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THE necessity of education to the intellectual and moral completeness of man, considered in connection with his frequent inability to supply it for himself, dictates, as well as supposes, a duty on the part of other members of the social body. There is not a child playing in our streets, the most neglected and the most prematurely wicked, who does not possess the susceptibility of this mental and religious process. Already he might have been a differently inclined being. Looking at the gang of chained convicts, there is not one of those hardened spirits which this culture might not have reclaimed. Knowledge might have taught them the distinctions of right and wrong, and awakened their conscience to approve what was taught. Kindness might have softened natures, none of which were utterly, and, from the first, unfeeling. Religion might have taken hold of hearts which once trembled with awe and warmed with love. What human abasement had been spared! What fell depravity


had been arrested! What pestilential example had been withheld! What dire misery had been prevented ! Such black disgrace would not have fallen on our country: such portentous evil would not have horrified our land! A duty did somewhere exist : that duty was by some parties neglected.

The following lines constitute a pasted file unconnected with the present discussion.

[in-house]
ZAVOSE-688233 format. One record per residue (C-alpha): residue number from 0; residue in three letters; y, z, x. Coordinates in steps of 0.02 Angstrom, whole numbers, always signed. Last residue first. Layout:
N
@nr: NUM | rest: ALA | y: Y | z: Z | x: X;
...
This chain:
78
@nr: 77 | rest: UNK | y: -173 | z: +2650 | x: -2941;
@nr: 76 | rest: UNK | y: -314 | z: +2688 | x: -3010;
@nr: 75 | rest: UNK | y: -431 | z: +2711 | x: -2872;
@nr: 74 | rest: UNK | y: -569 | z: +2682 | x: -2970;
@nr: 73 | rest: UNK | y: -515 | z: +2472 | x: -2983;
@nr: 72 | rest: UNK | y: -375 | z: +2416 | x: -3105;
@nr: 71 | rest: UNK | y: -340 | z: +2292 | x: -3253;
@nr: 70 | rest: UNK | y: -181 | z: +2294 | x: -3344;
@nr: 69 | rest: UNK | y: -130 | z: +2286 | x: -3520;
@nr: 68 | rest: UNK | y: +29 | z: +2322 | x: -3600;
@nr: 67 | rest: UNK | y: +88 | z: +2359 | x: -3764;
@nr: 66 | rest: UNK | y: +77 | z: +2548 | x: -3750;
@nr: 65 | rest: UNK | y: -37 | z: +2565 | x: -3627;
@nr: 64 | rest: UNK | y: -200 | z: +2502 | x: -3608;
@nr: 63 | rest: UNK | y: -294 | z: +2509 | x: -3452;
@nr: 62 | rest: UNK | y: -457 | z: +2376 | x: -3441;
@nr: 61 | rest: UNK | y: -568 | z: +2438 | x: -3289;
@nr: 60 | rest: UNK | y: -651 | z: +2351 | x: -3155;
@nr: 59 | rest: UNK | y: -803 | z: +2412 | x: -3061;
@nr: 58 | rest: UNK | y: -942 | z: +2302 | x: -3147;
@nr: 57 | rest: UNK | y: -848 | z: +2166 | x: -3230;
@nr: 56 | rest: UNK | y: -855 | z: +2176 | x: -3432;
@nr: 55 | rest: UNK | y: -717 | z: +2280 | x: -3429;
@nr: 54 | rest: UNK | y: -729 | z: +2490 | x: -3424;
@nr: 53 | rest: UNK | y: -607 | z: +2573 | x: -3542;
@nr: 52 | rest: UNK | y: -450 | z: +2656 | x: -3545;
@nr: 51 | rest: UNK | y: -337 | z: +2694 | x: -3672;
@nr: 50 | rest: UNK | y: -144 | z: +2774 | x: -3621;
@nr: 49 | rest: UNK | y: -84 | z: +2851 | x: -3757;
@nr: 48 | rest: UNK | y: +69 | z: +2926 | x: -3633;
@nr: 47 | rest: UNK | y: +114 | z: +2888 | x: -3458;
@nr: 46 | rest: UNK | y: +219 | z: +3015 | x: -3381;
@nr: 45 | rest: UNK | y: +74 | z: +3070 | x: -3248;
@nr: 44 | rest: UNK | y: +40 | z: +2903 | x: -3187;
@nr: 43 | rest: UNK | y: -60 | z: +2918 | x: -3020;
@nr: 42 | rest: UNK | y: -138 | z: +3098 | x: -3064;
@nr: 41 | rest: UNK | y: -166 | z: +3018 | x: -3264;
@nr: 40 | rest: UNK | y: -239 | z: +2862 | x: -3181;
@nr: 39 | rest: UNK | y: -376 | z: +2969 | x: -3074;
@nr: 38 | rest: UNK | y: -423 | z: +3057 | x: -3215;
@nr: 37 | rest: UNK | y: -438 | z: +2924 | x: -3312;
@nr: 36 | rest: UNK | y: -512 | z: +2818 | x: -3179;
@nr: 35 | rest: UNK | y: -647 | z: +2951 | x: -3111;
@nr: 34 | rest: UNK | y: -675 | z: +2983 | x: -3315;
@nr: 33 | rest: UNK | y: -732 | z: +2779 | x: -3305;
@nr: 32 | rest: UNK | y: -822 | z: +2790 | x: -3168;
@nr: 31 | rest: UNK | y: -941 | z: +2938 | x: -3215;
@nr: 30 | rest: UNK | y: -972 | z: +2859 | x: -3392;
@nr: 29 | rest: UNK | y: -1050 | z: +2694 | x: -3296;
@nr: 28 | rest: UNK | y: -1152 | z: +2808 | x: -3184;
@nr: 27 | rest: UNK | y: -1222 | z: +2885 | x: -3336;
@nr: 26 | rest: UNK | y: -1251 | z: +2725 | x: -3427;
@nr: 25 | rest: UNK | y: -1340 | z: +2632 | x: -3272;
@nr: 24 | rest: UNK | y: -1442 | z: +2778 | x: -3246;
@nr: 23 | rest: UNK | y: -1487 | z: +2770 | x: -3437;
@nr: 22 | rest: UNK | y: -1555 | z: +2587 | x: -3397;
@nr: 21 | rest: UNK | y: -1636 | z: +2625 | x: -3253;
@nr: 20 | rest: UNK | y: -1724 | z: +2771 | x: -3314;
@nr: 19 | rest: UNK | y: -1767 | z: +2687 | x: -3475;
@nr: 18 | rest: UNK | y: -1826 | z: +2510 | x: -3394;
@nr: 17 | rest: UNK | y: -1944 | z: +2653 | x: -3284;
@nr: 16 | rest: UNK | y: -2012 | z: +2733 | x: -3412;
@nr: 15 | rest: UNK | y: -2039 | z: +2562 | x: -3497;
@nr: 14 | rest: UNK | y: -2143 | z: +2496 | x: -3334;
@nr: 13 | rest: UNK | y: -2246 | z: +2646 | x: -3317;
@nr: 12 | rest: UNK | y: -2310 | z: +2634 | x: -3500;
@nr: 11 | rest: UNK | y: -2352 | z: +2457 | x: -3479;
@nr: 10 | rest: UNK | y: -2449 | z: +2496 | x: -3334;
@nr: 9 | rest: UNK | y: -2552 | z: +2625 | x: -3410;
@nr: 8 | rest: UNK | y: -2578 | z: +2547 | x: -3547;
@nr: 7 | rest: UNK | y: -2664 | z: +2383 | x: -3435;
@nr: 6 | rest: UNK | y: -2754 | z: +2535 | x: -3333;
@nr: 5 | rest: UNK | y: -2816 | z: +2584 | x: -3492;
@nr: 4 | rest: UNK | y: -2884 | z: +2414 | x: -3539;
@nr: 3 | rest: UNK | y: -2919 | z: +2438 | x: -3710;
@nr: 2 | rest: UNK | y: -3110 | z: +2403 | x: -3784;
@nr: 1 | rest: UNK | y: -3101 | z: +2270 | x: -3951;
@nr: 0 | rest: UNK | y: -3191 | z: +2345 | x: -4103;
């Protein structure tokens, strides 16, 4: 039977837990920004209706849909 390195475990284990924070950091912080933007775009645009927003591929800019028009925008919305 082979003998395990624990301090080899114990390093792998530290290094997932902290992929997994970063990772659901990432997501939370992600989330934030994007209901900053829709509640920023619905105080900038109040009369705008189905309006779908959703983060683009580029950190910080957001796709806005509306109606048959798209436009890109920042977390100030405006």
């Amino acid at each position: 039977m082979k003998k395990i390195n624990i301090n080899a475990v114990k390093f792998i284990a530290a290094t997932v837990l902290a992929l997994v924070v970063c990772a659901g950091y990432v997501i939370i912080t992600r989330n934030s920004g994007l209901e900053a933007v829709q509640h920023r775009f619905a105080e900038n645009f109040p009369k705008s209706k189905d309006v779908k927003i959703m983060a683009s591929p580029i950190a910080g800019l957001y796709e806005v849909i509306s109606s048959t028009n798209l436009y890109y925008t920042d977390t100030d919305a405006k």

Nor can it be denied, that this duty has a serious aspect on society. “Qui non recté instituunt atque erudiunt liberos, non solum liberis sed et reipublicæ faciunt injuriam.”* It is, therefore, a social duty. All the present youth must speedily become the main support and life of the commonwealth. They must impress its movements. They must be the political constituency. They must form the mind of another generation of youth. They will soon have passed the great lines of manhood. Many a social duty exists, however, apart from the ruling power. We prejudge not now the determination of the question. We only protest against any wresting of the term. Social and political duties are not necessarily convertible. The political must be social, but the social need not be political.

Eleemosynary instruction does not seem to have been thought of by the ancients. Their religion taught them no principle of charity. Where there was no hospital for bodily disease, no asylum for bereavement and destitution, it was scarcely to be expected

* “They who do not train and instruct aright their children, as greatly injure the State as their offspring.” —Cicero.

that the school should be conceived and supported by the existing benevolence. Thus Plutarch, in his Bringing up of Children, exclaims: “It is my highest wish, that the blessing of education should be extended to all; but if there be any who, from their straitened circumstances, cannot avail themselves of my recommendations, let them blame their hard lot, but not my advice. For the very poor ought to do their utmost to obtain for their children the best education, and if they cannot command this, let them seek the best within their power.”*

We feel that the duty of providing education does not only rest upon the parents : but that, when they are too ignorant to conduct, too occupied to inspect, too poor to compensate, the education of their offspring, the duty of assisting them falls upon others. This duty belongs to that large class of morals, which includes the love of our neighbour. It is written on the second table of the Law.